The Tomb in Seville


By Norman Lewis

cover image of The Tomb in Seville

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In 1934, Norman Lewis and his brother-in-law Eugene Corvaja travelled across the breadth of Spain on what turned out to be the eve of the murderous civil war. Commissioned by his Sicilian father-in-law to locate the tomb of the last Spanish Corvaja in the cathedral of Seville, when public transport came to a standstill, the two walked more than a hundred miles to Madrid, and were then forced via Portugal to Seville. Lewis makes light of being caught in the crossfire of a fractious country, sometimes literally, and glories in the beauty of nature and the common humanity of the Spaniards he meets on the way. What is entirely in keeping with the mischievous character of Norman Lewis is that this, his very last book, is also his first. For the extraordinary set of misadventures distilled and honed by the nonagenerian writer in The Tomb of Seville were first described in Lewis's apprentice work, Spanish Adventure.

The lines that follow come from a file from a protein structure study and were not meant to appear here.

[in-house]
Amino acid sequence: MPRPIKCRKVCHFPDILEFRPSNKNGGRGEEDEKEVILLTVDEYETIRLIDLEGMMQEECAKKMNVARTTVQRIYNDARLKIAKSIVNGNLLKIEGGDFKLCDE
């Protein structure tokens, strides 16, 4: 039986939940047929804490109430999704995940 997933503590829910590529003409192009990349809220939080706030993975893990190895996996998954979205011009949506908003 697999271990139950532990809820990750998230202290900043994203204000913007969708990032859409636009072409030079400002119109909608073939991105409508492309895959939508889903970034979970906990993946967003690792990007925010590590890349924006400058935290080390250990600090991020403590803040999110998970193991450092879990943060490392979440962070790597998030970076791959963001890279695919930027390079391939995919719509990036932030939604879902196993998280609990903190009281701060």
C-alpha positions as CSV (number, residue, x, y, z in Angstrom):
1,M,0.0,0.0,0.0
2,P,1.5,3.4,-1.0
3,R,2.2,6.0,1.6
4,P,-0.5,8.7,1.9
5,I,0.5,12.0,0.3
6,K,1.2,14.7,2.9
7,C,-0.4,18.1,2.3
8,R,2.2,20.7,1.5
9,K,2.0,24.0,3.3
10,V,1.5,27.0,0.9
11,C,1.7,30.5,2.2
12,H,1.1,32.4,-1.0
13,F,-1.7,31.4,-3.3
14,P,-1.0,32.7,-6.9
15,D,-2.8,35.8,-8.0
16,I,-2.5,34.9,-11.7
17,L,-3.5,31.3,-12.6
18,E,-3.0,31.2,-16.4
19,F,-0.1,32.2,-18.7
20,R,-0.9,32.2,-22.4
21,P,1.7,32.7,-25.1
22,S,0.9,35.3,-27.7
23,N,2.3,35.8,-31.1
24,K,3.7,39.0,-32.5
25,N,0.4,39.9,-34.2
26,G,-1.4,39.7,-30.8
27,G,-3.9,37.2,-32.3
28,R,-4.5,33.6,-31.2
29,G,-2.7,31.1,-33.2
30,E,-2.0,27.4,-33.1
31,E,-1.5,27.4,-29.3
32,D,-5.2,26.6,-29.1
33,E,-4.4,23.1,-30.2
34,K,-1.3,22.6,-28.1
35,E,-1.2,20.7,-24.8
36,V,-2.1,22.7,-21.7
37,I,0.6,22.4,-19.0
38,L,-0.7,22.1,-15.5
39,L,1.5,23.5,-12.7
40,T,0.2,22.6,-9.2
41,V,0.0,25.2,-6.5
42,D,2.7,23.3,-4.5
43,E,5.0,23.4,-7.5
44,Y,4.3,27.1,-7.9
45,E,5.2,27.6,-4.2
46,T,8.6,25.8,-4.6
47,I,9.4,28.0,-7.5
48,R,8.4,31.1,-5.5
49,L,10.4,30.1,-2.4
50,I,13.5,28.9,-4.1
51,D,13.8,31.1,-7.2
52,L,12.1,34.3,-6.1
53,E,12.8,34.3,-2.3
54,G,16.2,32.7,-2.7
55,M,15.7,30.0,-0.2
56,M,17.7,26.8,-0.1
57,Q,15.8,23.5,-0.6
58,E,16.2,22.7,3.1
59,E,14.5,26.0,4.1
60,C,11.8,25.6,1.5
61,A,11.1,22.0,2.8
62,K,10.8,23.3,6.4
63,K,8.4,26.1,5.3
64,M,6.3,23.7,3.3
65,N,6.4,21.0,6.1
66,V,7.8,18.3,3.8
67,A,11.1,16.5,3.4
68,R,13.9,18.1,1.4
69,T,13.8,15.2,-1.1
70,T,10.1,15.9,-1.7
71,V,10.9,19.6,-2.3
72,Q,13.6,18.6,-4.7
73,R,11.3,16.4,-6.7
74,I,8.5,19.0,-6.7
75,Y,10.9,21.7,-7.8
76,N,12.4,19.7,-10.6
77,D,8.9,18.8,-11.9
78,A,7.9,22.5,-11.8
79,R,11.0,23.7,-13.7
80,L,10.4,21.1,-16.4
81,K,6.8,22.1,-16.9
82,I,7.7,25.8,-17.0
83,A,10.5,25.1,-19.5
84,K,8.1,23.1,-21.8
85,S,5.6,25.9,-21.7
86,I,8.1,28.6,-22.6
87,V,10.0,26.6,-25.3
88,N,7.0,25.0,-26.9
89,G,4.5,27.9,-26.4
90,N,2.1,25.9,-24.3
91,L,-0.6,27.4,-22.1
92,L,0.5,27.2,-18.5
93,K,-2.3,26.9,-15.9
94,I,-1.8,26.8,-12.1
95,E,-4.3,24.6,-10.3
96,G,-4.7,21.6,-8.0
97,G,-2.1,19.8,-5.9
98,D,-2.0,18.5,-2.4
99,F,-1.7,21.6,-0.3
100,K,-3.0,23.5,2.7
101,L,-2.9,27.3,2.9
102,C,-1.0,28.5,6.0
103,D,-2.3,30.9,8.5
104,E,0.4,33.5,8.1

The Tomb in Seville